Impressed by Lula’s Work

     Impressed by Lula's Work

    Brazil’s strong
    performance is clearly bearing fruit: a broad-based
    economic recovery is underway that should strengthen during
    2004, employment is on the rise, exports have expanded at
    double-digit rates, and vulnerabilities have been reduced.
    This leaves Brazil well-positioned to benefit from the global
    upturn.
    by: Horst
    Köhler

    It was with great pleasure that I again visited Brazil. I had
    a very productive meeting with President Luiz Inácio
    Lula da Silva and I would like to extend my thanks to his Excellency
    for his warm welcome. Another highlight of my trip was my visit
    to communities in Minas Gerais that are benefiting from the
    Zero Hunger program and the Milk for Life project, as well as
    to the Jaíba irrigation project.

    It has been a little
    over a year since I last visited Brazil. The changes in this
    short period of time are immense. The government has adhered
    to prudent macroeconomic policies and tackled long-standing
    structural problems by passing reforms of the pension and tax
    system and making progress on a new bankruptcy law.

    This strong performance
    is clearly bearing fruit: a broad-based economic recovery is
    underway that should strengthen during 2004, employment is on
    the rise, exports have expanded at double-digit rates, and vulnerabilities
    have been reduced. These developments leave Brazil well-positioned
    to benefit from the global upturn.

    My discussions with
    the President, who was accompanied by Finance Minister Antonio
    Palocci and Central Bank Governor Henrique Meirelles, focused
    on the need to instill a framework for sustained medium term
    growth and improved equity in Brazil and, more generally, in
    the Latin American region. In this context, we discussed how
    best the IMF and the other international institutions can contribute
    to moving forward economic and social reforms toward this goal.

    We agreed that consistently
    building the social and physical infrastructure needs to be
    given priority in such a framework, especially against a background
    of falling and volatile infrastructure investment in many countries
    in the region.

    The IMF is working
    to develop new statistical and policy guidelines that would
    create more flexibility for increasing sound public investments
    within an overall framework of fiscal and debt sustainability.

    I hope to discuss
    this issue further in the coming months with Minister Palocci
    and other Ministers in the region after an initial discussion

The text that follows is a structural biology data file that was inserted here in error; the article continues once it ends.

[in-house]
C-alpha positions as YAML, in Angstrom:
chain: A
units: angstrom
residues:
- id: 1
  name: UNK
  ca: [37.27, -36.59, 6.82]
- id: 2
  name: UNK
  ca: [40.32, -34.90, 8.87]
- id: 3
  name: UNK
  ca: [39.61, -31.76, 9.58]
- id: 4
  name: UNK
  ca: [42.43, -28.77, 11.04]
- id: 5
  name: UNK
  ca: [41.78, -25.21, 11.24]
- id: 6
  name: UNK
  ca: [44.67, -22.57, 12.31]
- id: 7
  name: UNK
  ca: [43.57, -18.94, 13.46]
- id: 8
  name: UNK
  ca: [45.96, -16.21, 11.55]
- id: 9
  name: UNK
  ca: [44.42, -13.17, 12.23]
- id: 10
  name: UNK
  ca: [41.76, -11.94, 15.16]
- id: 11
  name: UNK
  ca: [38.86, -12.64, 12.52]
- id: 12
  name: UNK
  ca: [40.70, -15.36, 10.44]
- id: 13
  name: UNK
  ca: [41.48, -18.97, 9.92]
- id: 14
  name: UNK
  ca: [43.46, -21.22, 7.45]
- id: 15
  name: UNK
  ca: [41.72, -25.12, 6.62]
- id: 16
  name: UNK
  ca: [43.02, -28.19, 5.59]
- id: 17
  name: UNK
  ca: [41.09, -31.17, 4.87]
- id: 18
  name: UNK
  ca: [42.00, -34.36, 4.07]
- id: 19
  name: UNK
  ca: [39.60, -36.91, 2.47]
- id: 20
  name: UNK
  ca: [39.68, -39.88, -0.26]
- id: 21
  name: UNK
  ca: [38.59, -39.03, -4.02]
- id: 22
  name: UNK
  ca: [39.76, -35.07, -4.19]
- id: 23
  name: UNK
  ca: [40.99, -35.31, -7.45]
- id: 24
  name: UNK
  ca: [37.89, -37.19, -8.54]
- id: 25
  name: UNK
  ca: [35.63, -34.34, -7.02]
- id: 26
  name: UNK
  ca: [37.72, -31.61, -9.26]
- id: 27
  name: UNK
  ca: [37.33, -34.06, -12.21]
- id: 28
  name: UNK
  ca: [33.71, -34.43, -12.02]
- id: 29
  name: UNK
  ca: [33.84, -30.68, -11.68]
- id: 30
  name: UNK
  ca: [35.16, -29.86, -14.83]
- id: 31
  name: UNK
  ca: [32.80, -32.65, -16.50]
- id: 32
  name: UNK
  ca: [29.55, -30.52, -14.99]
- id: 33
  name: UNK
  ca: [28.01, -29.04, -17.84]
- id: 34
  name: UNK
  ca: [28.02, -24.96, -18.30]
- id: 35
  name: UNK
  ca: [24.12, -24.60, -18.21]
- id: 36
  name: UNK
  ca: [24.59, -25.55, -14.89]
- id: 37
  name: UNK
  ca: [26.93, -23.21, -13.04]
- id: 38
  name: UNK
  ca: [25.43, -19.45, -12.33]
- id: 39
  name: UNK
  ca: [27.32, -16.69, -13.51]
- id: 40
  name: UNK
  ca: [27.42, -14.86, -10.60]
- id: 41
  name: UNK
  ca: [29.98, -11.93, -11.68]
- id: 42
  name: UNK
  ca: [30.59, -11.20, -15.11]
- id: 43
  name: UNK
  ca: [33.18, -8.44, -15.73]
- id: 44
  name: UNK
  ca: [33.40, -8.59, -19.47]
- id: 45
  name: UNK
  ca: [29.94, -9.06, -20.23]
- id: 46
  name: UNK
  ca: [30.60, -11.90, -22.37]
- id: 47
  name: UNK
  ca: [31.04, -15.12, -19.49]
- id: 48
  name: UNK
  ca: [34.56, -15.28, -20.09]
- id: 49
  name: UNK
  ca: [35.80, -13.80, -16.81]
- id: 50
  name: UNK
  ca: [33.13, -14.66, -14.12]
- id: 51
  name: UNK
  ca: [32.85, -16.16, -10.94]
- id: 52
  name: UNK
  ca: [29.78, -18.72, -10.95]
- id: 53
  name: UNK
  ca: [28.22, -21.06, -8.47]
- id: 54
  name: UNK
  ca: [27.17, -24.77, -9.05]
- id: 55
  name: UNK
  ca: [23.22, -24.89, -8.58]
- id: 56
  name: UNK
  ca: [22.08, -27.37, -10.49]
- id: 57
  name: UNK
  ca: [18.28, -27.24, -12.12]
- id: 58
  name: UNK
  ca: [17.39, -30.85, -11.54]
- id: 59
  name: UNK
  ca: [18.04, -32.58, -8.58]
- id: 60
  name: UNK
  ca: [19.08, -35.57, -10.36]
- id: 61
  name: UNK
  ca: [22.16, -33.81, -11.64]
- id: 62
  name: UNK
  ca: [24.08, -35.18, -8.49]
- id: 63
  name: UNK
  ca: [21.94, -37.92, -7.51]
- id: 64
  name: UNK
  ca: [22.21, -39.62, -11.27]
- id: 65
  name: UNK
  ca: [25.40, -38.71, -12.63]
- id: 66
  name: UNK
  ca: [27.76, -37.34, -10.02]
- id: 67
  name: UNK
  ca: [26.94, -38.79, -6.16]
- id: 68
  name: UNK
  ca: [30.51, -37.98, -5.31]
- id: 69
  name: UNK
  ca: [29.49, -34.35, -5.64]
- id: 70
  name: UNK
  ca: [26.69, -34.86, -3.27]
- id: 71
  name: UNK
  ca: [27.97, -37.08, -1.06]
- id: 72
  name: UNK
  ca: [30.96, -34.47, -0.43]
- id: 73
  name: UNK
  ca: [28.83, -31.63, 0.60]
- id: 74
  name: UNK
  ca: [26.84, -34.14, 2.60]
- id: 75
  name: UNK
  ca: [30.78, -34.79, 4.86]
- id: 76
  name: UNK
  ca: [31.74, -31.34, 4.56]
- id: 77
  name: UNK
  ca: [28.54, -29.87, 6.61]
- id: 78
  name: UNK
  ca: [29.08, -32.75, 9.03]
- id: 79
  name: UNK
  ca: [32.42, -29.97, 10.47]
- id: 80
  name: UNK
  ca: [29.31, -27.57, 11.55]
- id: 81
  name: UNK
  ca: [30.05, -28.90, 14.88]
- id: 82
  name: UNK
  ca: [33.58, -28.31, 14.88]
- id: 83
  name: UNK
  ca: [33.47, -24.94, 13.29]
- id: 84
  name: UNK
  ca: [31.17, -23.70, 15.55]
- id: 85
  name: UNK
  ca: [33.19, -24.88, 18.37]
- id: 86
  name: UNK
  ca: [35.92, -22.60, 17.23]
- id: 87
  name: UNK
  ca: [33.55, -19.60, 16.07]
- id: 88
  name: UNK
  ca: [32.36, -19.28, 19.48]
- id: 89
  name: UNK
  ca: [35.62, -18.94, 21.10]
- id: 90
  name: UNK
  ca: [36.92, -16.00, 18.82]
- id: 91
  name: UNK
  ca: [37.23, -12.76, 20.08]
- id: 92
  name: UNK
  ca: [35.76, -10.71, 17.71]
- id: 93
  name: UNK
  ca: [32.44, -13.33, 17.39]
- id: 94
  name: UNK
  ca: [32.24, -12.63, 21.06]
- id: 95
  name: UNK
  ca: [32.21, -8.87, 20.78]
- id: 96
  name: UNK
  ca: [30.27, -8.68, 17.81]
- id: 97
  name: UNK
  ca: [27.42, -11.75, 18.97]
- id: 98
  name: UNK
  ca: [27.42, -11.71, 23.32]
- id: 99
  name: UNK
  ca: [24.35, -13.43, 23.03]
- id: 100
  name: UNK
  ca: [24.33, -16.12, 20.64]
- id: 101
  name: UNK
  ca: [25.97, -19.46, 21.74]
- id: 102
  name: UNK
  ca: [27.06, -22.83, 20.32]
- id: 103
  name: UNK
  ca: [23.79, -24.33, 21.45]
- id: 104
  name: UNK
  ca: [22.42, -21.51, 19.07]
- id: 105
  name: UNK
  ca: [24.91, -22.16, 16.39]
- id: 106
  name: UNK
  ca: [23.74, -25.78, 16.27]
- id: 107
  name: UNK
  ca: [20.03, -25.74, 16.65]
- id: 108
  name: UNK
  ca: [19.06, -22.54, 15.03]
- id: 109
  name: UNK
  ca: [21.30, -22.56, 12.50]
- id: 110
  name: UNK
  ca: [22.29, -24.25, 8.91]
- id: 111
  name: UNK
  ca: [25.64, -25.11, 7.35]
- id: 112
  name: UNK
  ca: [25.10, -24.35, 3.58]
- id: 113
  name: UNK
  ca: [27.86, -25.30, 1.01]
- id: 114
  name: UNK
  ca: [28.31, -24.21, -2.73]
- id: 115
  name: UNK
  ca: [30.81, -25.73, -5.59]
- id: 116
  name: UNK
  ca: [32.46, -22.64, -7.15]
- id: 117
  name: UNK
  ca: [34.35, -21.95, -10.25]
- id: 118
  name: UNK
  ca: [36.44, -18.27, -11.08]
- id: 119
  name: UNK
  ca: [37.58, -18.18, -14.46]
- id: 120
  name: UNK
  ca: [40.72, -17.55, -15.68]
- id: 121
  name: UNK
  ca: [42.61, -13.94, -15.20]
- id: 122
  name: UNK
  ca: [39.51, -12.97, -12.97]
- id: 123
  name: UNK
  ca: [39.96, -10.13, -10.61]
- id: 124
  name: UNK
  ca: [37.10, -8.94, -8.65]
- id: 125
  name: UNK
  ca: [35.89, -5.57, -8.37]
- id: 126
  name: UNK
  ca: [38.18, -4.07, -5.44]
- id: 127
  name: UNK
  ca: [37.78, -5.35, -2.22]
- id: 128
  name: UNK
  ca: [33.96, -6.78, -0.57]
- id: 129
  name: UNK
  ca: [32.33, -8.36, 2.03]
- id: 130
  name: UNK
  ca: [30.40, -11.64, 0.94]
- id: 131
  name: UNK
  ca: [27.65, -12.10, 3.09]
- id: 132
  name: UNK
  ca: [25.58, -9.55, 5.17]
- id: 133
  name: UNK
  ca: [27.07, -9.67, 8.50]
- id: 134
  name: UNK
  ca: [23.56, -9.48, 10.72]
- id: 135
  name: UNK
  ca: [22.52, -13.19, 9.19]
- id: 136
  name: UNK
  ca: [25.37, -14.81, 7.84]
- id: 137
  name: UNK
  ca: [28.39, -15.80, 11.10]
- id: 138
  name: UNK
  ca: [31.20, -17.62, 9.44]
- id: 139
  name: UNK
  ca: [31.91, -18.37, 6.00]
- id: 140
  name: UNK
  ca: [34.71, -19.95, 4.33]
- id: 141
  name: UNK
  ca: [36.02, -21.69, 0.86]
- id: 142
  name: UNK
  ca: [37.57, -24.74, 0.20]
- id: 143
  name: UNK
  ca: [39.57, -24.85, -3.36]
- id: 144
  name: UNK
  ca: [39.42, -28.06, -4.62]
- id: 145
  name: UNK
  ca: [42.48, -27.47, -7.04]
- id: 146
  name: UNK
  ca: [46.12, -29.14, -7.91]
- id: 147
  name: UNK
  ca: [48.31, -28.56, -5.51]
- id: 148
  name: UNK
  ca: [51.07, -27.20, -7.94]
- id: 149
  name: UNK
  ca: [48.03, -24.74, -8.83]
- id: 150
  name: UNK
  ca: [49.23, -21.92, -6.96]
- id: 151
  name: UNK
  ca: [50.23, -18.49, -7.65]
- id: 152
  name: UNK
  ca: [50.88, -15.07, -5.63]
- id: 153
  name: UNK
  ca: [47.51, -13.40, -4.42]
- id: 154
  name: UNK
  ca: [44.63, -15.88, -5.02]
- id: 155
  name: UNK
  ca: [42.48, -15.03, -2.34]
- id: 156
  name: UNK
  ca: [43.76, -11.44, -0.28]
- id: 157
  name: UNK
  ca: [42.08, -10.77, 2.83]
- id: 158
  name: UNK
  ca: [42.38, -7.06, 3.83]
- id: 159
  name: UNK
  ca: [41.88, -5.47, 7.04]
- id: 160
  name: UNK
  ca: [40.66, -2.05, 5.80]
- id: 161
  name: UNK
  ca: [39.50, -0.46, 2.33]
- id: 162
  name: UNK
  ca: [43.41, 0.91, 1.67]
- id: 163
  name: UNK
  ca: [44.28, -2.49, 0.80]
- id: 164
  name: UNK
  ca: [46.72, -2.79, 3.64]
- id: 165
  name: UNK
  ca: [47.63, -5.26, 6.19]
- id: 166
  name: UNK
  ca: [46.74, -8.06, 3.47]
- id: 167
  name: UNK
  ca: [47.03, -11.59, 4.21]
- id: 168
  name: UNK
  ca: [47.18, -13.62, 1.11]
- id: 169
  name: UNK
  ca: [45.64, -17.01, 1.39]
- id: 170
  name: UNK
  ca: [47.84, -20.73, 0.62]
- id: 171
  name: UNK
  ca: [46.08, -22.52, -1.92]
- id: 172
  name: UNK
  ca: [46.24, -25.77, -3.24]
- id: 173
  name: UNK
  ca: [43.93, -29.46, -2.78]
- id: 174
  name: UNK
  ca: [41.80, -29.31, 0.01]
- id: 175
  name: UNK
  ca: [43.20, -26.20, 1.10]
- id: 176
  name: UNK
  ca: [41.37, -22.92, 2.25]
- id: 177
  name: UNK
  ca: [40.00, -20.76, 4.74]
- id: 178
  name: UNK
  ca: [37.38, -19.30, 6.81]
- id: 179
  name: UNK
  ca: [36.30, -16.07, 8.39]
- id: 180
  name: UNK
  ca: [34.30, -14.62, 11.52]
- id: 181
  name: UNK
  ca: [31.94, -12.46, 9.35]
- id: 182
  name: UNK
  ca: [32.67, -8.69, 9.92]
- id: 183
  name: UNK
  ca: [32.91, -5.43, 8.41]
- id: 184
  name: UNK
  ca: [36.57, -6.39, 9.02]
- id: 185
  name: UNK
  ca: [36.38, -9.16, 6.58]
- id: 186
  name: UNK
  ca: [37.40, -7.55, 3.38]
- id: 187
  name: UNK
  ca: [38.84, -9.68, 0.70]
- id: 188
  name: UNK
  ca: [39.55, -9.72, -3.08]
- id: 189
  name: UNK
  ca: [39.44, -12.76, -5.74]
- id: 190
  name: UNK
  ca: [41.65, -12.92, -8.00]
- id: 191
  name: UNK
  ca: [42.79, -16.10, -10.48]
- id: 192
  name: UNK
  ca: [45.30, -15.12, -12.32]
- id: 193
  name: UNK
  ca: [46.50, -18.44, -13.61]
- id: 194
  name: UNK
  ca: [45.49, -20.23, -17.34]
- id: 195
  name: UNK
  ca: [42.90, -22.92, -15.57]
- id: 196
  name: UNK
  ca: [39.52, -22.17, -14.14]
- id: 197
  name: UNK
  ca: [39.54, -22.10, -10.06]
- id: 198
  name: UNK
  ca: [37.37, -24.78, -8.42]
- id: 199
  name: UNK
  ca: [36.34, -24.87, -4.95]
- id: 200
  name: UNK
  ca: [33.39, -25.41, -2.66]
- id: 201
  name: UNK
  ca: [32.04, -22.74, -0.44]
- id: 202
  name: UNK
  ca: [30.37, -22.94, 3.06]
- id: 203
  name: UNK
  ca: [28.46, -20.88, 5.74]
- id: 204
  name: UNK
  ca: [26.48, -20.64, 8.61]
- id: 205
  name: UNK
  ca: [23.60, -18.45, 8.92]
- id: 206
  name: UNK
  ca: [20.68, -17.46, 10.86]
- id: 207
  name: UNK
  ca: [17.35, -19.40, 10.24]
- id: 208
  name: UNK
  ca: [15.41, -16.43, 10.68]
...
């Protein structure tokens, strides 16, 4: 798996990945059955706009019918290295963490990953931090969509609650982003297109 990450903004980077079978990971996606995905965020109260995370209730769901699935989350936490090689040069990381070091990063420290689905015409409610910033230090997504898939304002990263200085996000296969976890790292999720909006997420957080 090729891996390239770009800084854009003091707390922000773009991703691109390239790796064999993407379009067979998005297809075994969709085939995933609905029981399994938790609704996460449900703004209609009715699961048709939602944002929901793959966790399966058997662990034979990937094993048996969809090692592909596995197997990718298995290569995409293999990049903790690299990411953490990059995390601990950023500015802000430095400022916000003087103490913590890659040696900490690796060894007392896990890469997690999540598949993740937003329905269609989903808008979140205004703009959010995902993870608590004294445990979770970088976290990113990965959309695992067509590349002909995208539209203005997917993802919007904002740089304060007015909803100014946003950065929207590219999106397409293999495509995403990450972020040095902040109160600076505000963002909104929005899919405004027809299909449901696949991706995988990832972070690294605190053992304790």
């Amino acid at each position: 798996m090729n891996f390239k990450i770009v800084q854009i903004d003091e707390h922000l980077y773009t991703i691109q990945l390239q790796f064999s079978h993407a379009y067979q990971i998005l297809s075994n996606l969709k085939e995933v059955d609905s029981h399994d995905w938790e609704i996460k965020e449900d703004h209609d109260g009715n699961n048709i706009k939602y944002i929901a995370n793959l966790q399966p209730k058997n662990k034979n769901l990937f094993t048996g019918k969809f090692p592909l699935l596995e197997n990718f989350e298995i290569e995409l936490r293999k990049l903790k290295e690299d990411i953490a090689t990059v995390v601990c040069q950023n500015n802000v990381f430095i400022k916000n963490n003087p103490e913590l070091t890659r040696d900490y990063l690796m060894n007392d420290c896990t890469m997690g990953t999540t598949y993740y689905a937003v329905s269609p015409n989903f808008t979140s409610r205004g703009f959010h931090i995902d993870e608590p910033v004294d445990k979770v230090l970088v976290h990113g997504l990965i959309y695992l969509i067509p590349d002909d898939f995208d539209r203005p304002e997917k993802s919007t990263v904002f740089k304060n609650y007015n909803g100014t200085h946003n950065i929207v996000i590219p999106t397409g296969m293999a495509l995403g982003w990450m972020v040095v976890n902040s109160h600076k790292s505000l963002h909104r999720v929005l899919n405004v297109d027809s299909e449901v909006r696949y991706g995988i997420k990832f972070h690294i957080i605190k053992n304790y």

with the Fund’s Executive Board. Of course, we will be coordinating
    our efforts closely with our colleagues in the World Bank and
    the Inter-American Development Bank (IDB).

    I also listened carefully
    to President Lula’s views on how the IMF can enhance its crisis-prevention
    role in Latin America and other emerging market countries. I
    assured President Lula that crisis-prevention lies at the heart
    of the Fund’s agenda and that the Executive Board will soon
    discuss possible modalities to increase further our role in
    crisis-prevention and in helping countries cope with unexpected
    shocks.

    During my visit,
    I was anxious to see first-hand how the government is tackling
    its mandate to improve living standards for the most vulnerable
    citizens. My visit to Minas Gerais, in the company of Social
    Affairs Minister Patrus Ananias, gave me an opportunity to see
    how the authorities are putting their social commitment into
    practice, and it has left a very deep impression on me.

    The flagship Zero
    Hunger program has generated interest throughout the world because
    of its multidimensional approach that addresses the varied causes
    and manifestations of hunger in both urban and rural communities.

    Initiatives like
    Zero Hunger and the Milk for Life project are concrete examples
    of social safety net programs whose experience will also be
    beneficial to other countries combating poverty and hunger.

    I was privileged
    to meet with Archbishop Geraldo Magela de Castro in Montes Claros
    who explained the enormous contribution that the Milk for Life
    project is making to the poor families in the area. I also visited
    the Jaíba irrigation project that is transforming the
    livelihood of scores of hundreds of poor families dependent
    on agriculture.

    We, at the IMF, have
    a long-standing commitment to support Brazil’s efforts to achieve
    growth rates that are commensurate with its great economic potential
    and to improve living standards, particularly for the poor.


    Horst Köhler is the International Monetary Fund’s Managing
    Director. For general inquiries send email to
    publicaffairs@imf.org

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